Book Bound With Human Skin of a Would-Be Assassin Bought at Car Boot Sale
You expect to find Granny’s trinkets, barely used “As Seen on TV” products and even less used fitness equipment at car boot sales but how about a book bound in human skin? And selling for just a couple of pounds at that!
That’s the find that Dorset historian and author Rodney Legg came home with. The tattooed skin binding came off the book at some point in time and was preserved in a small bottle of oil and that’s how it was bought by Legg.
“I saw it at the sale and bought it out of interest for a couple of pounds,” he said.
The skin is believed to have been removed from the back of a man who was executed after he attempted to shoot a British major during the 1839 Chinese Opium War. The only clue to help identify the man is an anchor tattoo on the skin which indicates that he may have been a sailor. Says Legg, “‘It seems that the man was killed and flayed after attempting to shoot Major Simpson dead, but when and where it happened is unclear.”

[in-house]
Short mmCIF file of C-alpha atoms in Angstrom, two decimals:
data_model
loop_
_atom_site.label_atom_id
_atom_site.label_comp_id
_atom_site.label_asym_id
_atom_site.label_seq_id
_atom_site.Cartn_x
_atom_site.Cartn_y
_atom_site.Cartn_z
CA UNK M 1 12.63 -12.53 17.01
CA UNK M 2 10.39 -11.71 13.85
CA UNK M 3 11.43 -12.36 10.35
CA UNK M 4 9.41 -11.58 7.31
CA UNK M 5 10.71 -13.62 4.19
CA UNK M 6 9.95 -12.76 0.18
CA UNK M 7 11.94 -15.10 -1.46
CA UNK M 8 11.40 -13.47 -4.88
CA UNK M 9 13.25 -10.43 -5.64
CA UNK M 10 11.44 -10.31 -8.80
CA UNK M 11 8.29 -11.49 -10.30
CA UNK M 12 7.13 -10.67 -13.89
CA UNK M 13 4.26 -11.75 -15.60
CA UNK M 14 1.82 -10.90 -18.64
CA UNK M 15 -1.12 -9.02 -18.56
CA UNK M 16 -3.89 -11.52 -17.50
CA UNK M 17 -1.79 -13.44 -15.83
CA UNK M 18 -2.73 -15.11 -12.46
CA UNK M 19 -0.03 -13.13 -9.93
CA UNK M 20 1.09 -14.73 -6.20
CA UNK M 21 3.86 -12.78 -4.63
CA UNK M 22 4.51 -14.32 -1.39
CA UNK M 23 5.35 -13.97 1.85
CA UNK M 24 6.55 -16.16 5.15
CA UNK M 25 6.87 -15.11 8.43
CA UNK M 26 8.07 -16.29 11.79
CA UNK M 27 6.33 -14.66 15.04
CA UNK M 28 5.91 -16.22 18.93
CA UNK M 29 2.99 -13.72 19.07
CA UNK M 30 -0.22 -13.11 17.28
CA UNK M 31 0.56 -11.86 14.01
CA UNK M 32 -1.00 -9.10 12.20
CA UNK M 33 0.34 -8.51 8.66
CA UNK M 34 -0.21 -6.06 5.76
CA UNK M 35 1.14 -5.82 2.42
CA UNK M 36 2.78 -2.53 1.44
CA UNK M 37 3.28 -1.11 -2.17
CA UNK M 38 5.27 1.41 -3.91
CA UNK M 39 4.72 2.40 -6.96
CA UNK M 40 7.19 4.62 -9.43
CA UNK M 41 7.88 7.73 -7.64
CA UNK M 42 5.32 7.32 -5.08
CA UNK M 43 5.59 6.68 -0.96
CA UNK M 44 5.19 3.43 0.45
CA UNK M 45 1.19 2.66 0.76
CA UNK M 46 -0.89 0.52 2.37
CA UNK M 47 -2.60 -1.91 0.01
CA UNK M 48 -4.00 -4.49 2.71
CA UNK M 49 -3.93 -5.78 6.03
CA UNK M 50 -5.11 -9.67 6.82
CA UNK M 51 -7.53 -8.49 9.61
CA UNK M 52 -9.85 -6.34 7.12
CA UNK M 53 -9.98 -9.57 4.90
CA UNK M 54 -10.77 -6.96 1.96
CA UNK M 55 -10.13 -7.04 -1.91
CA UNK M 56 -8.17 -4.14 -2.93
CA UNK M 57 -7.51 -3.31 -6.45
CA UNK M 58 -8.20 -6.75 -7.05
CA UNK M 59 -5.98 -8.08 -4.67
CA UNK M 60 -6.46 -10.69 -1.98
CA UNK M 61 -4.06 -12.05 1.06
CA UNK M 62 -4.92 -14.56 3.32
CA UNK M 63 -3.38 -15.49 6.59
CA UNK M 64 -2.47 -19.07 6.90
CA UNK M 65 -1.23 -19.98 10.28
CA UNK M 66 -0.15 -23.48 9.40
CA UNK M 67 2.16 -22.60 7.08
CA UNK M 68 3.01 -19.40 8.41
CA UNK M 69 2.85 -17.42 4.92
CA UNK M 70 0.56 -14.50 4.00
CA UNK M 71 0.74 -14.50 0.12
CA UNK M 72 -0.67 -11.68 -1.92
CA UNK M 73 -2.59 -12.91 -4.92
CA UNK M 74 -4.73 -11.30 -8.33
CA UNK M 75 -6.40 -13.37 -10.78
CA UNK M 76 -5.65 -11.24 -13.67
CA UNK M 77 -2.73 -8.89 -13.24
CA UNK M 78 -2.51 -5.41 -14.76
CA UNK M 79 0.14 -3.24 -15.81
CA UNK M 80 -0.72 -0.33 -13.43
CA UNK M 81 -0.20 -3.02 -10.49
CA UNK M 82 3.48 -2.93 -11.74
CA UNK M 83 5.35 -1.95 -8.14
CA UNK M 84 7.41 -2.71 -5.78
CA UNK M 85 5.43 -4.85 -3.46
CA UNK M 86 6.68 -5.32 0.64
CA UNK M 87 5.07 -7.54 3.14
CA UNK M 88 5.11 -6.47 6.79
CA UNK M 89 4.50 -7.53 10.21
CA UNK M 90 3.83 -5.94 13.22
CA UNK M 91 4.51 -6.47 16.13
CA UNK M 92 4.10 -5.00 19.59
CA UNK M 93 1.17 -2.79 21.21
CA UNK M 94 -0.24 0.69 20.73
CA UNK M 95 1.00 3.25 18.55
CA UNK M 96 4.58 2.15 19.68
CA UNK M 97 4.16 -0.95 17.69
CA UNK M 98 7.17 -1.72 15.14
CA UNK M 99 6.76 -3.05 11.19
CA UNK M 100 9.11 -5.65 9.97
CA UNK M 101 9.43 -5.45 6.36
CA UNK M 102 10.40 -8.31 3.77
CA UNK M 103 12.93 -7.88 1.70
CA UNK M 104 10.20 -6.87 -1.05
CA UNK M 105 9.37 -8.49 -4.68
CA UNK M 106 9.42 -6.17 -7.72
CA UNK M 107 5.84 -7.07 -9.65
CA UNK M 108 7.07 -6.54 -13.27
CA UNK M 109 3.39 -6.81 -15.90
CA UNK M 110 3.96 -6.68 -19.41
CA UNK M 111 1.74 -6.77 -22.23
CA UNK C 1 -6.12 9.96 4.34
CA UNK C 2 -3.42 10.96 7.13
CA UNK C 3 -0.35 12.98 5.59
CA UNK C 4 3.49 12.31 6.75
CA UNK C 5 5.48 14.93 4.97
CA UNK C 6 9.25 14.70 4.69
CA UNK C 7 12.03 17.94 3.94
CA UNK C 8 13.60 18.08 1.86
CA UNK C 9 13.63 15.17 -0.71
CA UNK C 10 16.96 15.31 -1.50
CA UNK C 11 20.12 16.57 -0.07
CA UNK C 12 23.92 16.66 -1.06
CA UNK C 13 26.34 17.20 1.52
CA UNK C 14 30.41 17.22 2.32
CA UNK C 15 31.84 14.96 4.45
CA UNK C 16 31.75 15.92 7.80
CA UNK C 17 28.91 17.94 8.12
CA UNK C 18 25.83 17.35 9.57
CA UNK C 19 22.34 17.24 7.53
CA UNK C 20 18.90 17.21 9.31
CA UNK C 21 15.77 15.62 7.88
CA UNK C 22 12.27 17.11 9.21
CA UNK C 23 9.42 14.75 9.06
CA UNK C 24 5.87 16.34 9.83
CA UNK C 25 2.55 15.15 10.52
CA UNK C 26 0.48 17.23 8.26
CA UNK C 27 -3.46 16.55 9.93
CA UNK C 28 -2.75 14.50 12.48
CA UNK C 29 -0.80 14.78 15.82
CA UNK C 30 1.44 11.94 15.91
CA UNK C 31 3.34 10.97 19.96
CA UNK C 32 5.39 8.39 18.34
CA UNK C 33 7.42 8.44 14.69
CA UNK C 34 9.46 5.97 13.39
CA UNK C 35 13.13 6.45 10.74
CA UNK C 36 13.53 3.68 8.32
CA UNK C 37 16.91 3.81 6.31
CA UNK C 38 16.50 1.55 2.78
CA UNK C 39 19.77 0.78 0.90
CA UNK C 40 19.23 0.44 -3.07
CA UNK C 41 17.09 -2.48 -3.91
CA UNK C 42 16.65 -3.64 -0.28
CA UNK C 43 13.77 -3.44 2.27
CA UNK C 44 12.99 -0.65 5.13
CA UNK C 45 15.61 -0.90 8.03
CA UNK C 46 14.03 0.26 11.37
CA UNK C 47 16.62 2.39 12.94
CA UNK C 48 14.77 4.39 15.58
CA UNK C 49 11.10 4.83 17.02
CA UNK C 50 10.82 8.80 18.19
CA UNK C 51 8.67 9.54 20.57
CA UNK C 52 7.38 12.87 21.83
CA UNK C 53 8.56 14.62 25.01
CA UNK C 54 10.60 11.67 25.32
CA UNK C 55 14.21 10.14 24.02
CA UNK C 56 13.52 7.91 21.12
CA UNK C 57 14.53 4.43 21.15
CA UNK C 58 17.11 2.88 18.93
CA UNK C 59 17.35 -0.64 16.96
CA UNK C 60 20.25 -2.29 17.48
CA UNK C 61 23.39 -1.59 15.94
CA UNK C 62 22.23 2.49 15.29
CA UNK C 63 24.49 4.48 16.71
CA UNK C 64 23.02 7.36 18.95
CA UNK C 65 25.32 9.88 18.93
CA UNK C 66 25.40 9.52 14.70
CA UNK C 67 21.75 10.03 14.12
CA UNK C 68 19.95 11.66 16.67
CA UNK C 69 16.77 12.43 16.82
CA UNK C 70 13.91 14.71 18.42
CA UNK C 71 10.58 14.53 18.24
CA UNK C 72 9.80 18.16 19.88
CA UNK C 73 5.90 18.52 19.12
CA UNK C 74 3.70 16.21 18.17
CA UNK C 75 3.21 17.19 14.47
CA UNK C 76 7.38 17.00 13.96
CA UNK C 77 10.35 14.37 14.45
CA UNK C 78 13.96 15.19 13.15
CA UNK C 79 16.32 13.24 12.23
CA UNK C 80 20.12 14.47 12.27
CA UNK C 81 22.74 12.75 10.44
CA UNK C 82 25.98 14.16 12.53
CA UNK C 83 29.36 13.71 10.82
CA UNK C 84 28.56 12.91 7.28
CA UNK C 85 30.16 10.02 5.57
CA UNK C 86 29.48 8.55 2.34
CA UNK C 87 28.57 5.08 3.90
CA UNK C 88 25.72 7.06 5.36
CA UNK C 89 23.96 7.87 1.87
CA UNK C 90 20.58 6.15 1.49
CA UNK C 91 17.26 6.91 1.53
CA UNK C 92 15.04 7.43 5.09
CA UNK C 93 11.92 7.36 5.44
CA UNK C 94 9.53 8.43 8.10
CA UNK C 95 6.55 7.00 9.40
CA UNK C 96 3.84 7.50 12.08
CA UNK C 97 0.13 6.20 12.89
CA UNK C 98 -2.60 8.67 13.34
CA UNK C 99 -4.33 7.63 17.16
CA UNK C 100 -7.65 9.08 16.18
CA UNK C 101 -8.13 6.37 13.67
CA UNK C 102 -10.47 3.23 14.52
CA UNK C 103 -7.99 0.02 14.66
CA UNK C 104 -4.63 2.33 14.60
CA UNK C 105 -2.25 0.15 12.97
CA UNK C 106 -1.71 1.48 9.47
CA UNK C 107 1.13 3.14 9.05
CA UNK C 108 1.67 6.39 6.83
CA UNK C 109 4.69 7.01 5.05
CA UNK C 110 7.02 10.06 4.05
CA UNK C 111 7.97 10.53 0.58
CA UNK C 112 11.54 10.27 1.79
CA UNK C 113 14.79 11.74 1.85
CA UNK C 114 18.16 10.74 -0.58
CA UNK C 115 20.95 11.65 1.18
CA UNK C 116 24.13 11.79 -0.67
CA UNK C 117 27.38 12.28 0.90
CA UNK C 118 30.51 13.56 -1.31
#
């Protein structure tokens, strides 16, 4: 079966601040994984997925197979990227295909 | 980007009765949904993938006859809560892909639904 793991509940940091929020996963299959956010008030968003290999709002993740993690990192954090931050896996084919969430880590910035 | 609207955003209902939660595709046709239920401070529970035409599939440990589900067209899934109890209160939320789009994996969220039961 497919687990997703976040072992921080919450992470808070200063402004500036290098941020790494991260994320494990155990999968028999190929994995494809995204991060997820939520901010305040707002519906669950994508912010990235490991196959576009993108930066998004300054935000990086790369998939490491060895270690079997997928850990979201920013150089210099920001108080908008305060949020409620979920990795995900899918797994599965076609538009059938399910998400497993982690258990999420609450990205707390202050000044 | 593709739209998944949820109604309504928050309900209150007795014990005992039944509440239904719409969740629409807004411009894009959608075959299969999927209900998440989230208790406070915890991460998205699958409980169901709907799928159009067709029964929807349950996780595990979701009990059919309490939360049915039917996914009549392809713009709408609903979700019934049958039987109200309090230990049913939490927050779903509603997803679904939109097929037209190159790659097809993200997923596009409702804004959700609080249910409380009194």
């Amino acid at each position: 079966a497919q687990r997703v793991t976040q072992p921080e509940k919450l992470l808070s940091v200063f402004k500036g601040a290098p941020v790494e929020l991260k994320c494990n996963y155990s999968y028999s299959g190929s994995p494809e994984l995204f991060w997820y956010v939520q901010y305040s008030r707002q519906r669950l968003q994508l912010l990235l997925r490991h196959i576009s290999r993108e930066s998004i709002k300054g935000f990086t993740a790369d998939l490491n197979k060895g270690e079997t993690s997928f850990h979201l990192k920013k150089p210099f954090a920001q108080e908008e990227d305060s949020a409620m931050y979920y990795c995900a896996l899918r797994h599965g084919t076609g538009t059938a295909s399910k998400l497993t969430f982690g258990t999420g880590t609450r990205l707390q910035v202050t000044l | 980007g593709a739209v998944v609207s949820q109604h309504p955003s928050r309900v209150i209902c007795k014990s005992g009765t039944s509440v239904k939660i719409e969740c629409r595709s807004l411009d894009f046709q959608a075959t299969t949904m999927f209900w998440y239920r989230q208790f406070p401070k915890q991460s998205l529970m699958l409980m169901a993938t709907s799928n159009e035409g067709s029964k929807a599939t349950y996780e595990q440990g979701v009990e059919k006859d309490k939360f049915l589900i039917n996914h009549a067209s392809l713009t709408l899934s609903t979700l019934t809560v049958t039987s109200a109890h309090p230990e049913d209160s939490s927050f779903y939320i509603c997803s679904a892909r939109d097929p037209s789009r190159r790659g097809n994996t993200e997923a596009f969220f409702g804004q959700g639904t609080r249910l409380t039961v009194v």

Why the pocket book was made is unknown but possession of the book has been traced to the Egerton family of West Stafford in Dorset.
A letter that came with the book indicates that Mrs. Caroline Egerton found the book while clearing the Stafford Rectory after the death of her father, Canon Reginald Southwell Smith, in 1895. She wrote, ‘I have only this morning discovered the long lost pocket book made out of the skin of the man who shot your father!’
95-year-old Major-General Sir David Boswell Egerton – 16th baronet in a line created in 1617 says he had no knowledge of the book and that he “can’t think why anyone should want such a relic.”